On the other hand, the first differential amplifier comprised of the transistors 6 and 7 retains its well-known differential amplifier operation by passing the constant current identified as the amount of current of the constant current source 28. At this time, the first differential amplifier being loaded with the resistor 17, transistor 12, resistor 18 and transistor 13, the emitter follower connection comprised of the transistor 14 and constant current source 29 and the feedback circuit 30 establish a well-known differential type negative feedback amplifier. Accordingly, only the input signal applied to the input terminal 1 is amplified at a gain determined by the feedback circuit 30 and delivered out from the output terminal 3.

If the control terminal 4 receives a control voltage which is sufficiently smaller than the voltage of the bias power source 27, the first differential amplifier stops its function in contrast to the foregoing operation and the second differential amplifier is activated to thereby allow only the other input signal applied to the input terminal 2 to be delivered from the output terminal 3.

Unfortunately, with this circuit, the output voltage at the output terminal 3 is accompanied by transient period voltage variations, as shown in FIG. 2c, in the course of the transient states resulting from the switchover for the selective delivery of the output by means of the control voltage at the control terminal 4. Reasons for the generation of these variations will be described in the following paragraphs.

When the control voltage received by the control terminal 4 is sufficiently smaller than the voltage of the bias power source 27, that is to say, when the input signal at the input terminal 2 is selected to be delivered from the output terminal 3 with the transistor 10 rendered off, there occurs no current flow through the transistors 6 and 7 so that the base voltage of the transistor 6 equals a voltage VB of the bias power source 26, as shown at the lefthand portion in FIG. 2a. On the other hand, since a current equal to half the amount of the current Io of the current source 28 is flowing through each of the transistors 8 and 9, a current equal to l/hFE of the collector current of the transistor 9, which is identified as the base current, passes through the resistor 16 where hFE represents a direct current amplification factor of the transistor 9. Where this base current generates a potential difference of ΔVB across the resistor 16, the base voltage of the transistor 9 equals VB -ΔVB as shown at the lefthand portion in FIG. 2b.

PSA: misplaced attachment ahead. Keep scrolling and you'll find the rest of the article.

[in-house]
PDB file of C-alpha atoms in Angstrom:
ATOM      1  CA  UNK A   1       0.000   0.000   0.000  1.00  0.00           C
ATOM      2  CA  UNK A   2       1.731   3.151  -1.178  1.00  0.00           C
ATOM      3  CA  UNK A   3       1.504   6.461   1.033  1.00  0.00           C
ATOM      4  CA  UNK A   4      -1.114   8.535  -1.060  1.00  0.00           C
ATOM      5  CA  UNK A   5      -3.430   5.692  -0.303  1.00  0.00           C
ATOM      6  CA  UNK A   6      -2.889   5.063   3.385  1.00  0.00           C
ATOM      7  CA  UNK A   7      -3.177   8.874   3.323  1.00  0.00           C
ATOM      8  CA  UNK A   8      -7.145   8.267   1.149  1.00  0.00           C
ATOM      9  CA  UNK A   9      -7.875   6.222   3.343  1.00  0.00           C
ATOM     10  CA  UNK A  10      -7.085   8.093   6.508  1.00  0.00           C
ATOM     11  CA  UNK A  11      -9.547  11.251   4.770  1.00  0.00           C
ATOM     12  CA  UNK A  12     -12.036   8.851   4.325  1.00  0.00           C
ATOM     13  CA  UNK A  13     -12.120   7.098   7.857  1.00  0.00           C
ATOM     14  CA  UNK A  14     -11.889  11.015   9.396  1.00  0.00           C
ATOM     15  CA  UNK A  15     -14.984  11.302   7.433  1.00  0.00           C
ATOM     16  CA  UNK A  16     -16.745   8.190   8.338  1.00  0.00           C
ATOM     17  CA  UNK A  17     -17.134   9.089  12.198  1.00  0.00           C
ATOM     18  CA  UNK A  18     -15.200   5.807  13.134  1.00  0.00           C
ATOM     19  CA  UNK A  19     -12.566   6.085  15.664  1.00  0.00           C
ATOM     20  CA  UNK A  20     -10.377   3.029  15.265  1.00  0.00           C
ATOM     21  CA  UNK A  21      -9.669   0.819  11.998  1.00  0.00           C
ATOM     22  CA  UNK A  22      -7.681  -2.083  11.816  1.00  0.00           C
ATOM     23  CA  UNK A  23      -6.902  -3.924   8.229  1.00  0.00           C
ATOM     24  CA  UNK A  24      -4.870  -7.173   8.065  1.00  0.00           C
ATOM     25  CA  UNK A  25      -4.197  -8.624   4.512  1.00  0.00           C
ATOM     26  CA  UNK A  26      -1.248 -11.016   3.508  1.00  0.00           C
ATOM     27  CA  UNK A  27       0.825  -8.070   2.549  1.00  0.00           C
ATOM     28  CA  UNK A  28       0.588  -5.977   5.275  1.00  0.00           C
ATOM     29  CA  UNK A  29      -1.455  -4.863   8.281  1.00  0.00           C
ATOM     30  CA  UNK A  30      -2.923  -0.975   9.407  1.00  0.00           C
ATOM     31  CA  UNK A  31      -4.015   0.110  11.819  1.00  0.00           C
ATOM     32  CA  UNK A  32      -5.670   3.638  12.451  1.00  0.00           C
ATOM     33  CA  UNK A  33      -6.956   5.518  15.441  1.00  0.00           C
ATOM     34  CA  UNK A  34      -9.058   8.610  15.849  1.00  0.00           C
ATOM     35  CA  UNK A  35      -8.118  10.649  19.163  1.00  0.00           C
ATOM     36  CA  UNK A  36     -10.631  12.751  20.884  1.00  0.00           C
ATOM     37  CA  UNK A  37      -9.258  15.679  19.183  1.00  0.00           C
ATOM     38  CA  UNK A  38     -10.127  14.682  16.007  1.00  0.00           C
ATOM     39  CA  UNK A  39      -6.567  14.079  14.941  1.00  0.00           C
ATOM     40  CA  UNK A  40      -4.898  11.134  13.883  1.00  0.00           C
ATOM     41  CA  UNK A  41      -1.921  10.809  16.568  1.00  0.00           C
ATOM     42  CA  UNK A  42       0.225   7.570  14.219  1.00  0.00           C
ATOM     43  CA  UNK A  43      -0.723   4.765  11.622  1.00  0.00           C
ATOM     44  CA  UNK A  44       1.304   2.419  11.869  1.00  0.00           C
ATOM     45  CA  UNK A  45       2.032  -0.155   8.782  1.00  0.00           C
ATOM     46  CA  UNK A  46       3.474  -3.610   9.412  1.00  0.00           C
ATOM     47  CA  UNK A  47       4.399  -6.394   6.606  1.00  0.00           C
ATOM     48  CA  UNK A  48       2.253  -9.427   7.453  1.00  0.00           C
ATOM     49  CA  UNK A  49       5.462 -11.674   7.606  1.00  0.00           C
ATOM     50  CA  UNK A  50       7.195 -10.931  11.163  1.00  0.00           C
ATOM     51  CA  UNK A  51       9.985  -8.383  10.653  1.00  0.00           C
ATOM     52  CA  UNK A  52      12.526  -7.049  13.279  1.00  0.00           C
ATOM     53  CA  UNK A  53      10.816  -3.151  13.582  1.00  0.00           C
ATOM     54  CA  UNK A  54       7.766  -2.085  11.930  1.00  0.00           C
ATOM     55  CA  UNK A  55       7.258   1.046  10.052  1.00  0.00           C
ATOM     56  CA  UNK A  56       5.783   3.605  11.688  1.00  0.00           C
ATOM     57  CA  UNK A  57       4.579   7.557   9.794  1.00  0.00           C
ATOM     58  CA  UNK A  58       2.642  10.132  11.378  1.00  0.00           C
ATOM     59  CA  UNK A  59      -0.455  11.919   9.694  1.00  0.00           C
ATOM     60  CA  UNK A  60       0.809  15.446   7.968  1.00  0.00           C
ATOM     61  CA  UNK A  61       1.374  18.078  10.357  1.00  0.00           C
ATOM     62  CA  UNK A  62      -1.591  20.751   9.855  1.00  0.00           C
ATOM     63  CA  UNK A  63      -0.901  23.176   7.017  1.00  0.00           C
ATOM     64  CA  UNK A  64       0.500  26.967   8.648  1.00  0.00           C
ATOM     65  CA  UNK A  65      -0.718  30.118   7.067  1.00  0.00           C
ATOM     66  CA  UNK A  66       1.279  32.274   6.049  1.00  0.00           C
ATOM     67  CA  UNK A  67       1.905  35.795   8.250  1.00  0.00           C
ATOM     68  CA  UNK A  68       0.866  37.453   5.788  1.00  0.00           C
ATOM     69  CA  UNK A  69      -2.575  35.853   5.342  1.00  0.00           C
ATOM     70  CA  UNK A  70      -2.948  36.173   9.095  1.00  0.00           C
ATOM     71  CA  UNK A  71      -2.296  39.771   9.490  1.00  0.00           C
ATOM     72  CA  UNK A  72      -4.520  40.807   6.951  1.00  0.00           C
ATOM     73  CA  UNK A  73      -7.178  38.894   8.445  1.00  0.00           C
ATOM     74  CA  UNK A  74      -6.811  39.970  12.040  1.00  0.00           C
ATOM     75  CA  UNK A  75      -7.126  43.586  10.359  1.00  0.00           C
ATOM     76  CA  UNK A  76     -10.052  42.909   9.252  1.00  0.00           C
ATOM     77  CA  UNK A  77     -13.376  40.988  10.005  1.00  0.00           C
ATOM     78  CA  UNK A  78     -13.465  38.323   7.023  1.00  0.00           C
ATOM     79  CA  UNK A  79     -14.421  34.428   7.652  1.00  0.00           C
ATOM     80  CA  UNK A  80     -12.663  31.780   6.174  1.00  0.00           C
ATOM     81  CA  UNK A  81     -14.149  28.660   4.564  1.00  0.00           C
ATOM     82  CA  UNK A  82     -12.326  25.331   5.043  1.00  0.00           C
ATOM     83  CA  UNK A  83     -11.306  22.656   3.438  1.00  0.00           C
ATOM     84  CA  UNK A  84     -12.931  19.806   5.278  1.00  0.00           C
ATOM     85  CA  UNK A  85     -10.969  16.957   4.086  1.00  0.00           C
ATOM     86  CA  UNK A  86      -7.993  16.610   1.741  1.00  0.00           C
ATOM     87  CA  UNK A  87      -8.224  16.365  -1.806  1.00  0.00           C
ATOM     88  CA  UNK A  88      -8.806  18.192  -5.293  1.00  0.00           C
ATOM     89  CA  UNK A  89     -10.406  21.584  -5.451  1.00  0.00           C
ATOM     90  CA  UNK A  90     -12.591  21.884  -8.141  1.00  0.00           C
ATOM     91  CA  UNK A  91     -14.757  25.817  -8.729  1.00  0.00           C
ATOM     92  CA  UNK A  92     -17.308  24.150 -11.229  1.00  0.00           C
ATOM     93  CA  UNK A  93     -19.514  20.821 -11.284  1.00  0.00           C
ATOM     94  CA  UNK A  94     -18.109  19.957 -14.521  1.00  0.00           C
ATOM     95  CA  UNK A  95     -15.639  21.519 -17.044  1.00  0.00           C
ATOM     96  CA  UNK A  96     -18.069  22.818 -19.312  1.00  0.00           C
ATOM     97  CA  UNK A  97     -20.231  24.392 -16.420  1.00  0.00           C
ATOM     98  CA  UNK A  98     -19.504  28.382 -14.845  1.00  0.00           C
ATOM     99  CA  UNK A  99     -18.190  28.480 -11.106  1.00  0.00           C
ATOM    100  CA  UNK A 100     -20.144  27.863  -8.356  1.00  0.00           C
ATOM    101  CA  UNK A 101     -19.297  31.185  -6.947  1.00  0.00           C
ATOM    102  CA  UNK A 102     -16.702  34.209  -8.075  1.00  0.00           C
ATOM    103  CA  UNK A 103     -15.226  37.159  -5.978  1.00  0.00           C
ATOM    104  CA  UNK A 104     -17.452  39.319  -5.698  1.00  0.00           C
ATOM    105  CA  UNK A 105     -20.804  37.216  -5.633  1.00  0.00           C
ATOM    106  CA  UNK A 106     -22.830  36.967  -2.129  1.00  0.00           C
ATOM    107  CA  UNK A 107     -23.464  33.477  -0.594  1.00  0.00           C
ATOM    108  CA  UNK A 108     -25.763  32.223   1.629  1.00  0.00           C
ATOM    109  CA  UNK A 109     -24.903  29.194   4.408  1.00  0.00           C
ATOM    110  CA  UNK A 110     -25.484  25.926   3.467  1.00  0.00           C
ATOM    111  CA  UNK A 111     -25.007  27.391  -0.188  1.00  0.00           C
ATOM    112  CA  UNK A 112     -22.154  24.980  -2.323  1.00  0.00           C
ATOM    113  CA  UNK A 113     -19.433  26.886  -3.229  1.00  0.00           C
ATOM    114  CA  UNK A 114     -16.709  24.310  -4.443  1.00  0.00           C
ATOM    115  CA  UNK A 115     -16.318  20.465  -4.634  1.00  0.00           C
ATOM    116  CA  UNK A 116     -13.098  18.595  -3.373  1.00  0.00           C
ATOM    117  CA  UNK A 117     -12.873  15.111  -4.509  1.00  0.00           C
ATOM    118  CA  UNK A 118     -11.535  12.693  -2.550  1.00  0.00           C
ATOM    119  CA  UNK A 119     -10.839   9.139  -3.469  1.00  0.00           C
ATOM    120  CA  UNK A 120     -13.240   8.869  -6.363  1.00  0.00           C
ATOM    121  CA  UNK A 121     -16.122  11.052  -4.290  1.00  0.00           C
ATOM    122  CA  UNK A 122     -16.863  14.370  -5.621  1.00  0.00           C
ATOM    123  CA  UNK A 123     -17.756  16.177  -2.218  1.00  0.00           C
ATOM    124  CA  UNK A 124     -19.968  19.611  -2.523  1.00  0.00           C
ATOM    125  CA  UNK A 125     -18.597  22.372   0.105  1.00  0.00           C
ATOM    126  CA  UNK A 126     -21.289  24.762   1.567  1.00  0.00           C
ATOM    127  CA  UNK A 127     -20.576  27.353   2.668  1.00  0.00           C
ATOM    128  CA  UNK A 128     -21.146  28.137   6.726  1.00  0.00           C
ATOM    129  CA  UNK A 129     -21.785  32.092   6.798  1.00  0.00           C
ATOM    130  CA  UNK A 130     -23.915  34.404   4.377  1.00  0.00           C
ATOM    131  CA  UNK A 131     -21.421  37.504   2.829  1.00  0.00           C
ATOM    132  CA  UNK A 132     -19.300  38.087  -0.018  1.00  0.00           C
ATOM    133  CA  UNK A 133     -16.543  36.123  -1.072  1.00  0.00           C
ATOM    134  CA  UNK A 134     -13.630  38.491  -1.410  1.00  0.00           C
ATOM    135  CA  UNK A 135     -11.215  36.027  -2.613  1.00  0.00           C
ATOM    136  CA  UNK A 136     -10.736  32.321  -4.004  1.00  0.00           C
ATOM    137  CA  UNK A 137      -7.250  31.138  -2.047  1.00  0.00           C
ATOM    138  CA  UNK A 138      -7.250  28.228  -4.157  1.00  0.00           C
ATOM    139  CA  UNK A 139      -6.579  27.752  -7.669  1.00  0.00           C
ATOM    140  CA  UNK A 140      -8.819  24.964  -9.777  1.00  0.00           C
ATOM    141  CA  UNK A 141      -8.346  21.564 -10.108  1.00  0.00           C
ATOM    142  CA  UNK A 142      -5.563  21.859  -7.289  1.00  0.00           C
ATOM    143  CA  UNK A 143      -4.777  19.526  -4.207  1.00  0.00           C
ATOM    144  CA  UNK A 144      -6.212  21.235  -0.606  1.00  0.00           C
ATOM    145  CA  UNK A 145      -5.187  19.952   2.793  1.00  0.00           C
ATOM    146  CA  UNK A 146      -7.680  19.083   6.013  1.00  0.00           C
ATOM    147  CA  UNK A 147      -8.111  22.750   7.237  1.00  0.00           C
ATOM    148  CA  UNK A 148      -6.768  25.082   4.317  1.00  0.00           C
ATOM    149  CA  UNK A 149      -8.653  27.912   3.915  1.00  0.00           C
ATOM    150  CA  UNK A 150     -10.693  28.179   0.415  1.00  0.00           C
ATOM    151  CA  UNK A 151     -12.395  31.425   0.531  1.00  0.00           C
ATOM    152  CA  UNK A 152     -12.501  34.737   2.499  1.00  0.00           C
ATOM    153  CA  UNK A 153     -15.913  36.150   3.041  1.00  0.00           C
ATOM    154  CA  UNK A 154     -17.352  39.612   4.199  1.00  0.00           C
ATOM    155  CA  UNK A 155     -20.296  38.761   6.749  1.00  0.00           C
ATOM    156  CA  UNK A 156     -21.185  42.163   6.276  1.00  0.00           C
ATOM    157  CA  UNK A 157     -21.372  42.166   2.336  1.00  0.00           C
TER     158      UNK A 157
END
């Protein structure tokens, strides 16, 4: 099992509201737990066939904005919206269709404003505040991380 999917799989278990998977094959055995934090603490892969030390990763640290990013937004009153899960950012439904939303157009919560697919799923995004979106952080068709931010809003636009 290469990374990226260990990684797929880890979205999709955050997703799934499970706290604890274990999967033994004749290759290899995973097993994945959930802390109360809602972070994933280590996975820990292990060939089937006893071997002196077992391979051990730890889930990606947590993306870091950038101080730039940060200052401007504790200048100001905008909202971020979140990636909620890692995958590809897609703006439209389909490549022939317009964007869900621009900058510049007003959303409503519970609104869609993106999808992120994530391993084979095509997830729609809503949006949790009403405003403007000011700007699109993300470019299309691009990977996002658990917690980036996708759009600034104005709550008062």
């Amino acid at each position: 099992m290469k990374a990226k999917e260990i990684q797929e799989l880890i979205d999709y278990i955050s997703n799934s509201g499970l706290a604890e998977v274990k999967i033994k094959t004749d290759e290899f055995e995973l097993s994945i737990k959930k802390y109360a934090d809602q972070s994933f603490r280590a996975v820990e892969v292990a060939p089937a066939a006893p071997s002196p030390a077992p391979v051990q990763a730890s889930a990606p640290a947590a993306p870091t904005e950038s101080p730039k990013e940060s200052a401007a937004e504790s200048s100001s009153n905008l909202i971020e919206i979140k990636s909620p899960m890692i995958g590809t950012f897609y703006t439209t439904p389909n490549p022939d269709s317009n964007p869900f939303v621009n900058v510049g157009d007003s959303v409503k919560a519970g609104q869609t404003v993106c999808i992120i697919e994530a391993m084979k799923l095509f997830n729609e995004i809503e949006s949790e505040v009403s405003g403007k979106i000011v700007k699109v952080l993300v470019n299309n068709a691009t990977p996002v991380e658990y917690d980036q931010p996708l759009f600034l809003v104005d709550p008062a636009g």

Subsequently, when the control voltage at the control terminal 4 changes to be sufficiently larger than the voltage of the bias power source 27, the transistor 10 is turned on to thereby allow the input signal at the input terminal 1 to be delivered out from the output terminal 3. At this time, the relation between the base voltages of the transistors 6 and 9 is reversed owing to the symmetry of the circuit, that is to say, the base voltage of the transistor 6 decreases to VB -ΔVB as shown at the middle portion in FIG. 2a, and the base voltage of the transistor 9 increases to VB as shown at the middle portion in FIG. 2b.